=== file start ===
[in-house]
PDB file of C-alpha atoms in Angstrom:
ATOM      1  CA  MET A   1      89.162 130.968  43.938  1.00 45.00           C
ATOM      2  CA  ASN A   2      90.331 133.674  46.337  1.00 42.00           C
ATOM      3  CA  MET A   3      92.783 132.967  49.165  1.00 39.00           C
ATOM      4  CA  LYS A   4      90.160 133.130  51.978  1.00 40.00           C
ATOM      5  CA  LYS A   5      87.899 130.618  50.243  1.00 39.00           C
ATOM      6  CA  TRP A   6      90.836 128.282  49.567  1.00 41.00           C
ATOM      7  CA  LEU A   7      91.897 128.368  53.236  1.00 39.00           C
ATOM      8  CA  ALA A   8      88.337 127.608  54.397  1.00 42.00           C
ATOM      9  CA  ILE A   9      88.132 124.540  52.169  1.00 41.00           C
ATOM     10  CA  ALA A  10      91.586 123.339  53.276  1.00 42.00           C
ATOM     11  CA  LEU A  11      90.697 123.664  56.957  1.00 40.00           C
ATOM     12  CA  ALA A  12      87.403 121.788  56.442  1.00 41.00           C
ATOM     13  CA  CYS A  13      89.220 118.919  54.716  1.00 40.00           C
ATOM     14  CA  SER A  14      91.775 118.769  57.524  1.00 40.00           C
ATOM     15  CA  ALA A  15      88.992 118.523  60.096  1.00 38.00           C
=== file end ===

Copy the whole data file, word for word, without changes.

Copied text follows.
[in-house]
PDB file of C-alpha atoms in Angstrom:
ATOM      1  CA  MET A   1      89.162 130.968  43.938  1.00 45.00           C
ATOM      2  CA  ASN A   2      90.331 133.674  46.337  1.00 42.00           C
ATOM      3  CA  MET A   3      92.783 132.967  49.165  1.00 39.00           C
ATOM      4  CA  LYS A   4      90.160 133.130  51.978  1.00 40.00           C
ATOM      5  CA  LYS A   5      87.899 130.618  50.243  1.00 39.00           C
ATOM      6  CA  TRP A   6      90.836 128.282  49.567  1.00 41.00           C
ATOM      7  CA  LEU A   7      91.897 128.368  53.236  1.00 39.00           C
ATOM      8  CA  ALA A   8      88.337 127.608  54.397  1.00 42.00           C
ATOM      9  CA  ILE A   9      88.132 124.540  52.169  1.00 41.00           C
ATOM     10  CA  ALA A  10      91.586 123.339  53.276  1.00 42.00           C
ATOM     11  CA  LEU A  11      90.697 123.664  56.957  1.00 40.00           C
ATOM     12  CA  ALA A  12      87.403 121.788  56.442  1.00 41.00           C
ATOM     13  CA  CYS A  13      89.220 118.919  54.716  1.00 40.00           C
ATOM     14  CA  SER A  14      91.775 118.769  57.524  1.00 40.00           C
ATOM     15  CA  ALA A  15      88.992 118.523  60.096  1.00 38.00           C